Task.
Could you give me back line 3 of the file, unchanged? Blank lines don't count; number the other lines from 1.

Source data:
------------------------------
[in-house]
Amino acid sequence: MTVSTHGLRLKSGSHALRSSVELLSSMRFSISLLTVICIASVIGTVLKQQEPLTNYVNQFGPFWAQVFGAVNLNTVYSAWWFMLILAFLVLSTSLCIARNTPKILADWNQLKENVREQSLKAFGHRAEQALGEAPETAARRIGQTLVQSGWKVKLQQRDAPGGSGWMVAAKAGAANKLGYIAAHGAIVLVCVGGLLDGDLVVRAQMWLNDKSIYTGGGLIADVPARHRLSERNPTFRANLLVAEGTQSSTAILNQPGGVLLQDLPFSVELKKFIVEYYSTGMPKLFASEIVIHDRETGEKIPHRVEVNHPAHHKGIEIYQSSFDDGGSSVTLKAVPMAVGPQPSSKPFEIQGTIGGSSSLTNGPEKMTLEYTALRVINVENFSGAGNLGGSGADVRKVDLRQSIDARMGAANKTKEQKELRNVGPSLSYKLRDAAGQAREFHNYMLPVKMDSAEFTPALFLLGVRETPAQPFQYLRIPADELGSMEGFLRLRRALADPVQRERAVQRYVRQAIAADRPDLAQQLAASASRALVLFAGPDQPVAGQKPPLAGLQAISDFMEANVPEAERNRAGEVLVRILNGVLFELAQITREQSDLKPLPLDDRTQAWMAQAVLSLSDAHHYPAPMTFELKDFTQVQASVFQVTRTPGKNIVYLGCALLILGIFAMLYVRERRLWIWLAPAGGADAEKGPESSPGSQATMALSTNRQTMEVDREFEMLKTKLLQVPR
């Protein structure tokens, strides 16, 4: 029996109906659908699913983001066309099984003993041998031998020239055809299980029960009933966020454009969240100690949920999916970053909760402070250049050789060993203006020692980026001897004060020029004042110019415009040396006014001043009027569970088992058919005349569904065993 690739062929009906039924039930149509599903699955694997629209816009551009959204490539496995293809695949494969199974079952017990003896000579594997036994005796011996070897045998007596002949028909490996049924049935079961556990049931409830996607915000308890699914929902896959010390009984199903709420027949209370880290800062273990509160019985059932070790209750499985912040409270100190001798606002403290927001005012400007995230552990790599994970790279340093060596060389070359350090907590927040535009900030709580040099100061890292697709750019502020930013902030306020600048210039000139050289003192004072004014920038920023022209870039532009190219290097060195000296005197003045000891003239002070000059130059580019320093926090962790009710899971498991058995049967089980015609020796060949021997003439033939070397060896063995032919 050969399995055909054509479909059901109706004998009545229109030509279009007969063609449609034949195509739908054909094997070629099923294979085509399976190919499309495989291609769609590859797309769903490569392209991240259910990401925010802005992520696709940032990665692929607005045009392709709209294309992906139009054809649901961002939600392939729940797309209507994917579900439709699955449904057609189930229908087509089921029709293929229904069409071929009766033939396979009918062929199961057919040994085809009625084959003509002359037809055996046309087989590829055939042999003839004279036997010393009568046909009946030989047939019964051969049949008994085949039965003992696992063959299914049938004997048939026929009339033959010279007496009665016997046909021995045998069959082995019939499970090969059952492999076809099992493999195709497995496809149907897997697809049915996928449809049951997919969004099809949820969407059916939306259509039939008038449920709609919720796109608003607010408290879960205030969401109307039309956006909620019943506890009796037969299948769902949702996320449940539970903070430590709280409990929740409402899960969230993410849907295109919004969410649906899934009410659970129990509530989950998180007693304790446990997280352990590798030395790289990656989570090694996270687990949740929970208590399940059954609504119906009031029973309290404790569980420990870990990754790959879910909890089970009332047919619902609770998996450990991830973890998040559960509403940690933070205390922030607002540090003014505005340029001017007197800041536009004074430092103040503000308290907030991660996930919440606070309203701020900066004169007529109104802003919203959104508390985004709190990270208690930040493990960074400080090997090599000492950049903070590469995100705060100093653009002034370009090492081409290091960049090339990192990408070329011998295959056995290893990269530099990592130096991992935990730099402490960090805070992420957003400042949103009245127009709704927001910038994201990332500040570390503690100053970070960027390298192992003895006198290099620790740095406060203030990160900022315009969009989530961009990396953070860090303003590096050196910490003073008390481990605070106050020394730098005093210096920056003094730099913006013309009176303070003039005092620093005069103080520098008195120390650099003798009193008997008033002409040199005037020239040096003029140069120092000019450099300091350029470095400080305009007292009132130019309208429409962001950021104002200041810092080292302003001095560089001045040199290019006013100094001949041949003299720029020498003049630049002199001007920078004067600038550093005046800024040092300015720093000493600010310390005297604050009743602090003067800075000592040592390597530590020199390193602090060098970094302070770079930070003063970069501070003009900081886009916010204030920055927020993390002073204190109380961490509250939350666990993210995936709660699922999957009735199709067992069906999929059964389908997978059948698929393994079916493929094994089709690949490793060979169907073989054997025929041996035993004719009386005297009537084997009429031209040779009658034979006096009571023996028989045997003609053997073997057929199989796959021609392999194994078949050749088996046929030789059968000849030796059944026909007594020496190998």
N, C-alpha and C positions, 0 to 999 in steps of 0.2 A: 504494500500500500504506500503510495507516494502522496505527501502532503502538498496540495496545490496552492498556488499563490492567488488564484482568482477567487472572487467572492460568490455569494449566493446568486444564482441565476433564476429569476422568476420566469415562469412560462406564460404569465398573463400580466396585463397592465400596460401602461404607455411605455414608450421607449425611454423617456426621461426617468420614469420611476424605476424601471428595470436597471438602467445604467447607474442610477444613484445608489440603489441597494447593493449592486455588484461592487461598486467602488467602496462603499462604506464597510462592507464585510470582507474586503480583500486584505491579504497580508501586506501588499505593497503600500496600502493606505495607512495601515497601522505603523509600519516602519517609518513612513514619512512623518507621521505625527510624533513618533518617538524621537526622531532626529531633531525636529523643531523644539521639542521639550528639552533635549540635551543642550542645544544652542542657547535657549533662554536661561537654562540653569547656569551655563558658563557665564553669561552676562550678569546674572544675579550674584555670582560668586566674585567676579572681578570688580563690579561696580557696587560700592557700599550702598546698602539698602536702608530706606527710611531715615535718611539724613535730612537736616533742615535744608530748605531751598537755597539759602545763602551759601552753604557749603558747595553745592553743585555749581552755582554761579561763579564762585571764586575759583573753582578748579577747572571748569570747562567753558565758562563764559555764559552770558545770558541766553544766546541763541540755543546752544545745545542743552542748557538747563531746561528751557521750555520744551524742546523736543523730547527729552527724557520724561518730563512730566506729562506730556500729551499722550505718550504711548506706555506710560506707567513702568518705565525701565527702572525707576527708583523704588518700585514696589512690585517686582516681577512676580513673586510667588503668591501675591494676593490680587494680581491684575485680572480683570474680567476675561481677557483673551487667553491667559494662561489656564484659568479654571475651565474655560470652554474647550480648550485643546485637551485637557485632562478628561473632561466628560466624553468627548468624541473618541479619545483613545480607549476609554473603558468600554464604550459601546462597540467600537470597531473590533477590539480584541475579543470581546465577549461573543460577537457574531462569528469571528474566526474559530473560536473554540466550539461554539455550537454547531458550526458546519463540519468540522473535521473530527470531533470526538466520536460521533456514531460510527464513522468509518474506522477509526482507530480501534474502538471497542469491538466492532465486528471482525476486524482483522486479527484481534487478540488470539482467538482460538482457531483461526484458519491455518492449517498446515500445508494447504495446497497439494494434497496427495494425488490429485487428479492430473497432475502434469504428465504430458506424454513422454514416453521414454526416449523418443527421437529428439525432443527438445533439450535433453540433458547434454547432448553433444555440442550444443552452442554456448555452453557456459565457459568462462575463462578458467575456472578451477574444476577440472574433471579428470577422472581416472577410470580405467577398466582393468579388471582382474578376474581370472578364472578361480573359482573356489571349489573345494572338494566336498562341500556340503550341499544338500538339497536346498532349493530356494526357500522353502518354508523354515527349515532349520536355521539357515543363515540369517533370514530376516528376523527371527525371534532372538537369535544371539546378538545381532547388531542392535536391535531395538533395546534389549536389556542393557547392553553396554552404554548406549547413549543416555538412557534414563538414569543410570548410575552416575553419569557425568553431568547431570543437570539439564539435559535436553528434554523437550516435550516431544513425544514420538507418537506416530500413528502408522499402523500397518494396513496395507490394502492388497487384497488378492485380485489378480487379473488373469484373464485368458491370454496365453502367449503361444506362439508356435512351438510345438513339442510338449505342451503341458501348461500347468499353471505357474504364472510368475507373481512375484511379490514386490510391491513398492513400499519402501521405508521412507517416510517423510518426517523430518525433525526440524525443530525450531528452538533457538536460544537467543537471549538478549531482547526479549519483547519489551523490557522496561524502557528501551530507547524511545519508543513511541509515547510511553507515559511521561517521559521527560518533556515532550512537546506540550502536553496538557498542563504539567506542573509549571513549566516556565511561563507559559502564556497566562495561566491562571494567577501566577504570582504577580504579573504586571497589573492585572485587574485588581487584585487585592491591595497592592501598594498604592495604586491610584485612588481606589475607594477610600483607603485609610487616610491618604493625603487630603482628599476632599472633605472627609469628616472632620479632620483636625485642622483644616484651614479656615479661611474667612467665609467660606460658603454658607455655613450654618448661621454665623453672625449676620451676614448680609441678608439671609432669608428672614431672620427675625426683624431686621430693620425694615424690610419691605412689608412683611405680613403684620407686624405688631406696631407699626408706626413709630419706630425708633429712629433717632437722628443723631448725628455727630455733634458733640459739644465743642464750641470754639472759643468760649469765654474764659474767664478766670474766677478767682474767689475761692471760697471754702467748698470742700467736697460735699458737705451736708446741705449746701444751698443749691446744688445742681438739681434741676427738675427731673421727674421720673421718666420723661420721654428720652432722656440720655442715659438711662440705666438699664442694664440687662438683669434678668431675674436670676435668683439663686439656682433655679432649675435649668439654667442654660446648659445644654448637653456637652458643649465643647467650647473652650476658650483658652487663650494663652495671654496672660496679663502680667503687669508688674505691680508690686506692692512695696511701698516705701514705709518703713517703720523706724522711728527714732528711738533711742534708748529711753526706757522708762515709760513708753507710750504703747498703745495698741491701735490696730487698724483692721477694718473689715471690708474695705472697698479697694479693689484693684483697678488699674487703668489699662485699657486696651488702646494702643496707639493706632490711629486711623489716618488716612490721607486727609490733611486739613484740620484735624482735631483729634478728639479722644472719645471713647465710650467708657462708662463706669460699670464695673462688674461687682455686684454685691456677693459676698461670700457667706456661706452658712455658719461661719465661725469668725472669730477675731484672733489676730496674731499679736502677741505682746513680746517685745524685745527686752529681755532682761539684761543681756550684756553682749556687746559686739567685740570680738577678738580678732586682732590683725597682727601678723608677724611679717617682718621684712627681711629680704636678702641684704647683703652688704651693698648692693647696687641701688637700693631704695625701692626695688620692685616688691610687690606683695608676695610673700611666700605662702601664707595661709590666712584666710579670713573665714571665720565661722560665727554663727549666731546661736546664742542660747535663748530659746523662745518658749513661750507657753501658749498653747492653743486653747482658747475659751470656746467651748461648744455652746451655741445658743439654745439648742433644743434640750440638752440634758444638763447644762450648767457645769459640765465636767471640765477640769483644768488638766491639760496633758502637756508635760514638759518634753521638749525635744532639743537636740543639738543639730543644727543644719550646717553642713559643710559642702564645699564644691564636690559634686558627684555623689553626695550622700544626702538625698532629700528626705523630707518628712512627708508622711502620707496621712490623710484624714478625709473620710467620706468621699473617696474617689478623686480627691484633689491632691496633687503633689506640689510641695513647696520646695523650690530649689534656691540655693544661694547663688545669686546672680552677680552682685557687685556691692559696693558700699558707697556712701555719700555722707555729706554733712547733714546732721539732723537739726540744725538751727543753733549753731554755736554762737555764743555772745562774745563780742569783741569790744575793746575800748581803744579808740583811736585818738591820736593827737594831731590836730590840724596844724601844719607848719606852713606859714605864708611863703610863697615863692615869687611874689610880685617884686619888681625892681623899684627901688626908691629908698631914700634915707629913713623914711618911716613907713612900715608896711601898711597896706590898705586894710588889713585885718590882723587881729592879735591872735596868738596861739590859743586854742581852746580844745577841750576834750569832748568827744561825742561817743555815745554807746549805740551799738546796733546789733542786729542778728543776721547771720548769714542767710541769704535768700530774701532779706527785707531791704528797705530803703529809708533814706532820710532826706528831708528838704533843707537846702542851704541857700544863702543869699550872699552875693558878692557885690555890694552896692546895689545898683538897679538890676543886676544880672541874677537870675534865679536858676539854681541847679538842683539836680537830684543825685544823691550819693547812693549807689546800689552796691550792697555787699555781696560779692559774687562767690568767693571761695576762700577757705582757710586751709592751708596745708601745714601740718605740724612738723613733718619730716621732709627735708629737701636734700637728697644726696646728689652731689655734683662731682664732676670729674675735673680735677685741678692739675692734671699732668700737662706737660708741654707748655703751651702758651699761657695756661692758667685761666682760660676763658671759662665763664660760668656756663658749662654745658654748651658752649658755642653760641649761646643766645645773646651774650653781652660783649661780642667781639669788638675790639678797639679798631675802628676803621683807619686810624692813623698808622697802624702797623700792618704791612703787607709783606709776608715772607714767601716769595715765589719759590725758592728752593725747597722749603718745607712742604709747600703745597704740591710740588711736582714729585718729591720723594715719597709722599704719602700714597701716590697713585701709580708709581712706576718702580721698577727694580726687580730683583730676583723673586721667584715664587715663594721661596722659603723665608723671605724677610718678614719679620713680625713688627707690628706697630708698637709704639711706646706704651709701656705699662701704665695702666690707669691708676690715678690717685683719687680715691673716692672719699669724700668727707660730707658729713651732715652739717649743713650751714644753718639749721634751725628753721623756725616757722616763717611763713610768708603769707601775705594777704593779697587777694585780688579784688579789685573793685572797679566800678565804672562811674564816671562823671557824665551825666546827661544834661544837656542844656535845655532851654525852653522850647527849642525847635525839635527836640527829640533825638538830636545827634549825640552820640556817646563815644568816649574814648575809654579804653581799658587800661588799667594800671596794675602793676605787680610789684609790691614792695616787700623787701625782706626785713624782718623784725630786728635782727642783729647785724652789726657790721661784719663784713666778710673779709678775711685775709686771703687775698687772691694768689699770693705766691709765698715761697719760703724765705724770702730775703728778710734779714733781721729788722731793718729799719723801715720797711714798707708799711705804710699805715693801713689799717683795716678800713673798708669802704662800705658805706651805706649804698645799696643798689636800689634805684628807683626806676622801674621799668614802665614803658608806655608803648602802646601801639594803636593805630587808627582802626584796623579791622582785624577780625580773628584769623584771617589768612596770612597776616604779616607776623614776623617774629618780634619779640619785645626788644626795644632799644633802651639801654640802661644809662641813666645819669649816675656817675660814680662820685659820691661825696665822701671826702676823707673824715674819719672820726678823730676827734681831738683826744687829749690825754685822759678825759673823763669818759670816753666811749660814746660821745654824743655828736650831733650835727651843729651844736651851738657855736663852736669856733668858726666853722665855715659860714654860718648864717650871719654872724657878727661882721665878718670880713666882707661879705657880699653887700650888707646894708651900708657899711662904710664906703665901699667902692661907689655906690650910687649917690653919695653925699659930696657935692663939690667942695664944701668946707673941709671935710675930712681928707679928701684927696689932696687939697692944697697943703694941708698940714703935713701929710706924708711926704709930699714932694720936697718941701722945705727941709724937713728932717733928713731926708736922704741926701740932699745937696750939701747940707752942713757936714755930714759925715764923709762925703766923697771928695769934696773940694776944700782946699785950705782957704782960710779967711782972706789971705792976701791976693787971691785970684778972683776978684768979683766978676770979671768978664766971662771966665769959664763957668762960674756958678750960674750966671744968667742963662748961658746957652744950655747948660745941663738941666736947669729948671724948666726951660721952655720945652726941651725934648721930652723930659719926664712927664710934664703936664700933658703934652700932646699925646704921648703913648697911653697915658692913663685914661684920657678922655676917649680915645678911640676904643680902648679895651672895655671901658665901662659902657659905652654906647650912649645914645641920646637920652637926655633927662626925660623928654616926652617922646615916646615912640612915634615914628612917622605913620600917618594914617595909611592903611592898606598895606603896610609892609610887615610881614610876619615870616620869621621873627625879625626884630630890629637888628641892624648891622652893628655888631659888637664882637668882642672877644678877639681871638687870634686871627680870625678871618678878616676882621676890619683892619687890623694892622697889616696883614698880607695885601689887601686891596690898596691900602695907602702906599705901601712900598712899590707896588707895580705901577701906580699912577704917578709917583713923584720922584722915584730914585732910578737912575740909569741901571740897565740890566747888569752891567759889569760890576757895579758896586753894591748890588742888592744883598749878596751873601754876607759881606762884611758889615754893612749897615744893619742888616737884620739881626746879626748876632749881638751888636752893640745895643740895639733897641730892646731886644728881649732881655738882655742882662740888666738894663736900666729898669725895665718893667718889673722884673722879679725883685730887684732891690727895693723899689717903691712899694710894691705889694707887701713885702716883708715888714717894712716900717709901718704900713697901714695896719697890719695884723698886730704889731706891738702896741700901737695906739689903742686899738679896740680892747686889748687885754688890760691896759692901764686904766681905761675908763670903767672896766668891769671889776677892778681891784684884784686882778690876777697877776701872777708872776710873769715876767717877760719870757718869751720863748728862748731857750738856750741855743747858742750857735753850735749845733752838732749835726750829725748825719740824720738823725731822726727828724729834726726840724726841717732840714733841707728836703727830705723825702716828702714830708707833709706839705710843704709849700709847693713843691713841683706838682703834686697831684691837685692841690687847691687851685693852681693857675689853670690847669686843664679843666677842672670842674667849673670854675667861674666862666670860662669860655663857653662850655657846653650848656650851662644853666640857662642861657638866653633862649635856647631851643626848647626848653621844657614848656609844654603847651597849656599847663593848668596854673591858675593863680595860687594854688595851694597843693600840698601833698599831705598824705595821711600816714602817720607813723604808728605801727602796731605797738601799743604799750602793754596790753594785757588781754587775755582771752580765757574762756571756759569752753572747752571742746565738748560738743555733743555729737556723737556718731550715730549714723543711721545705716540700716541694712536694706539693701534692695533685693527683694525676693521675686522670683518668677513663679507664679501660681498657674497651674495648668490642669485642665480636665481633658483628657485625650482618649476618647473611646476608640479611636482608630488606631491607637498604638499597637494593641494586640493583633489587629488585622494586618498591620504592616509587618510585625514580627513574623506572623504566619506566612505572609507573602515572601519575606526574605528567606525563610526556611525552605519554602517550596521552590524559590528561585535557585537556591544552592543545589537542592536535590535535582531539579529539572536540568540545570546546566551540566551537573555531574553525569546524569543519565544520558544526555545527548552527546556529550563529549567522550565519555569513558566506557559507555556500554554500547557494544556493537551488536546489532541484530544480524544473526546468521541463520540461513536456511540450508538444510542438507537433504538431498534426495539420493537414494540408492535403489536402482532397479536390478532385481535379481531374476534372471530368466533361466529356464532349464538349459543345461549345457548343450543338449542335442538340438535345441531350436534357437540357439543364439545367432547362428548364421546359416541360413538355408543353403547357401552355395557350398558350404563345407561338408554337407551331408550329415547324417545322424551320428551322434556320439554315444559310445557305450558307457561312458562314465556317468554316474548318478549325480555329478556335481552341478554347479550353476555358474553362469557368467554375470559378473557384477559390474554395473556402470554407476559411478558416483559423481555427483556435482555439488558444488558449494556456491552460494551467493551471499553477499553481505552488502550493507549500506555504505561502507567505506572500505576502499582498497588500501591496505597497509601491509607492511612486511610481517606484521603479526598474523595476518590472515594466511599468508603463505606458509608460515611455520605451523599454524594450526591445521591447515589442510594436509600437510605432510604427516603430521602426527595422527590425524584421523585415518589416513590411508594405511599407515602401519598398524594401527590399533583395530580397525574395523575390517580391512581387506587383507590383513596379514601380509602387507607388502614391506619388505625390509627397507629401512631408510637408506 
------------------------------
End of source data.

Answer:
């Protein structure tokens, strides 16, 4: 029996109906659908699913983001066309099984003993041998031998020239055809299980029960009933966020454009969240100690949920999916970053909760402070250049050789060993203006020692980026001897004060020029004042110019415009040396006014001043009027569970088992058919005349569904065993 690739062929009906039924039930149509599903699955694997629209816009551009959204490539496995293809695949494969199974079952017990003896000579594997036994005796011996070897045998007596002949028909490996049924049935079961556990049931409830996607915000308890699914929902896959010390009984199903709420027949209370880290800062273990509160019985059932070790209750499985912040409270100190001798606002403290927001005012400007995230552990790599994970790279340093060596060389070359350090907590927040535009900030709580040099100061890292697709750019502020930013902030306020600048210039000139050289003192004072004014920038920023022209870039532009190219290097060195000296005197003045000891003239002070000059130059580019320093926090962790009710899971498991058995049967089980015609020796060949021997003439033939070397060896063995032919 050969399995055909054509479909059901109706004998009545229109030509279009007969063609449609034949195509739908054909094997070629099923294979085509399976190919499309495989291609769609590859797309769903490569392209991240259910990401925010802005992520696709940032990665692929607005045009392709709209294309992906139009054809649901961002939600392939729940797309209507994917579900439709699955449904057609189930229908087509089921029709293929229904069409071929009766033939396979009918062929199961057919040994085809009625084959003509002359037809055996046309087989590829055939042999003839004279036997010393009568046909009946030989047939019964051969049949008994085949039965003992696992063959299914049938004997048939026929009339033959010279007496009665016997046909021995045998069959082995019939499970090969059952492999076809099992493999195709497995496809149907897997697809049915996928449809049951997919969004099809949820969407059916939306259509039939008038449920709609919720796109608003607010408290879960205030969401109307039309956006909620019943506890009796037969299948769902949702996320449940539970903070430590709280409990929740409402899960969230993410849907295109919004969410649906899934009410659970129990509530989950998180007693304790446990997280352990590798030395790289990656989570090694996270687990949740929970208590399940059954609504119906009031029973309290404790569980420990870990990754790959879910909890089970009332047919619902609770998996450990991830973890998040559960509403940690933070205390922030607002540090003014505005340029001017007197800041536009004074430092103040503000308290907030991660996930919440606070309203701020900066004169007529109104802003919203959104508390985004709190990270208690930040493990960074400080090997090599000492950049903070590469995100705060100093653009002034370009090492081409290091960049090339990192990408070329011998295959056995290893990269530099990592130096991992935990730099402490960090805070992420957003400042949103009245127009709704927001910038994201990332500040570390503690100053970070960027390298192992003895006198290099620790740095406060203030990160900022315009969009989530961009990396953070860090303003590096050196910490003073008390481990605070106050020394730098005093210096920056003094730099913006013309009176303070003039005092620093005069103080520098008195120390650099003798009193008997008033002409040199005037020239040096003029140069120092000019450099300091350029470095400080305009007292009132130019309208429409962001950021104002200041810092080292302003001095560089001045040199290019006013100094001949041949003299720029020498003049630049002199001007920078004067600038550093005046800024040092300015720093000493600010310390005297604050009743602090003067800075000592040592390597530590020199390193602090060098970094302070770079930070003063970069501070003009900081886009916010204030920055927020993390002073204190109380961490509250939350666990993210995936709660699922999957009735199709067992069906999929059964389908997978059948698929393994079916493929094994089709690949490793060979169907073989054997025929041996035993004719009386005297009537084997009429031209040779009658034979006096009571023996028989045997003609053997073997057929199989796959021609392999194994078949050749088996046929030789059968000849030796059944026909007594020496190998």